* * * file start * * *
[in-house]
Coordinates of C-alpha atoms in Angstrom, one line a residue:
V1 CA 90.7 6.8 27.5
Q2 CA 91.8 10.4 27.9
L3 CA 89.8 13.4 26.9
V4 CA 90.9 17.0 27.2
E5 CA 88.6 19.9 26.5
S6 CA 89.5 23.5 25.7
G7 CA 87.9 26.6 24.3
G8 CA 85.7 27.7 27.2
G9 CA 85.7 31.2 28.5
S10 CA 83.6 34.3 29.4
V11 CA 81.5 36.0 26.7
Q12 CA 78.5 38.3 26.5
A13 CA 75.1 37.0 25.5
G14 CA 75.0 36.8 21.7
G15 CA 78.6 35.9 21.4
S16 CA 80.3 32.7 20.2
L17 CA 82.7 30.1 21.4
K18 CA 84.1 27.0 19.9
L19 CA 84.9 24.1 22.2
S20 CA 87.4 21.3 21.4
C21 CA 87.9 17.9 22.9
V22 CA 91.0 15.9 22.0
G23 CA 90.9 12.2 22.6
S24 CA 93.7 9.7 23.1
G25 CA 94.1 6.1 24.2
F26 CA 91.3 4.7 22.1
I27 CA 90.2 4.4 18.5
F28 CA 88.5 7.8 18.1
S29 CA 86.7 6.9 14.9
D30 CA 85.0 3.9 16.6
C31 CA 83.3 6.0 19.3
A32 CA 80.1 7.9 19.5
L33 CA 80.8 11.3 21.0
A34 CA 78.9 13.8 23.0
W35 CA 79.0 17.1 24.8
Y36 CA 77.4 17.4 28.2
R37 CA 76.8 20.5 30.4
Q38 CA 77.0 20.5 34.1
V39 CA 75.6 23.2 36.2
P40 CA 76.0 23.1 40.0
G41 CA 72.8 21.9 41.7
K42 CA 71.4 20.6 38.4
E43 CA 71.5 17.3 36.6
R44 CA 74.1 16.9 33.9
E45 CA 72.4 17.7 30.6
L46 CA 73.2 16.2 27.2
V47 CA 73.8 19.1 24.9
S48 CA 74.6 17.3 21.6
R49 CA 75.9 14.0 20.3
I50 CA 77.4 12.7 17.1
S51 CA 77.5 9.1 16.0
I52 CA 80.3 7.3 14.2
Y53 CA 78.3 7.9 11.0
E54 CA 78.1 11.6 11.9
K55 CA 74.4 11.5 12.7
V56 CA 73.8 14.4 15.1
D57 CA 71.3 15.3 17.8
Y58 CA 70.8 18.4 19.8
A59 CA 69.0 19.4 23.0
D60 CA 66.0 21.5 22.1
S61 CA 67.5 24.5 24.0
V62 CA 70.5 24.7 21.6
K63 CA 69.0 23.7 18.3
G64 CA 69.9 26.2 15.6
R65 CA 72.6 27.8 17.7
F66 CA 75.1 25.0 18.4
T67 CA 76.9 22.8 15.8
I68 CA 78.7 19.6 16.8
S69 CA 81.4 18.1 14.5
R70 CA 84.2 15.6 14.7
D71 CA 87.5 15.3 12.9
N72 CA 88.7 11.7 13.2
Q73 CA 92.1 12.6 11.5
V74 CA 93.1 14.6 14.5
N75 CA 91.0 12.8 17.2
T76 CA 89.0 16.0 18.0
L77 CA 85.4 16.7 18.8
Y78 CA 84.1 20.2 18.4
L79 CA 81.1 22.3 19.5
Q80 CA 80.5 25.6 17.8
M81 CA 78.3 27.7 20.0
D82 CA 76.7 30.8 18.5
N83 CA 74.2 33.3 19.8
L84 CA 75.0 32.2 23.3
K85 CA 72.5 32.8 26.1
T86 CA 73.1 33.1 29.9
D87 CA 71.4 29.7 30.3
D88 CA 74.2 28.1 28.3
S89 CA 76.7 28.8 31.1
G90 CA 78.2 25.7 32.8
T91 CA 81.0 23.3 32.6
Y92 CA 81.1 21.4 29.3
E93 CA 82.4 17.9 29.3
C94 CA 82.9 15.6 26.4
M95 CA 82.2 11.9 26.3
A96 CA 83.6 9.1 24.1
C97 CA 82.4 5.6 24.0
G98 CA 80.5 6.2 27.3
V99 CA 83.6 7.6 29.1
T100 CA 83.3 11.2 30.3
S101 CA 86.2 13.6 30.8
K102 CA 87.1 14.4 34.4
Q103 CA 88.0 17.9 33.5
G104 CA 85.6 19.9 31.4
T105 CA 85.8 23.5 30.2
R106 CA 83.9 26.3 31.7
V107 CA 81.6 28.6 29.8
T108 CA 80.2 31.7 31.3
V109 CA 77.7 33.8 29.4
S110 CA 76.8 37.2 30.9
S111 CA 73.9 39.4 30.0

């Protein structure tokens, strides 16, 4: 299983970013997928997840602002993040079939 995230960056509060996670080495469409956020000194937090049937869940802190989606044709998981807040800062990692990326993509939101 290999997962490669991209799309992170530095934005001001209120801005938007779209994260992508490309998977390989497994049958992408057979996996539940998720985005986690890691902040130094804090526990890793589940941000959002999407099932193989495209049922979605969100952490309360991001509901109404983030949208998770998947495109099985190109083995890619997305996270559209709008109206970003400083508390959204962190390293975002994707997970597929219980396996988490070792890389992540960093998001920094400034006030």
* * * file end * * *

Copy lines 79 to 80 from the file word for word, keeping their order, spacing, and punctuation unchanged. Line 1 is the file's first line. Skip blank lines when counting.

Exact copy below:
L77 CA 85.4 16.7 18.8
Y78 CA 84.1 20.2 18.4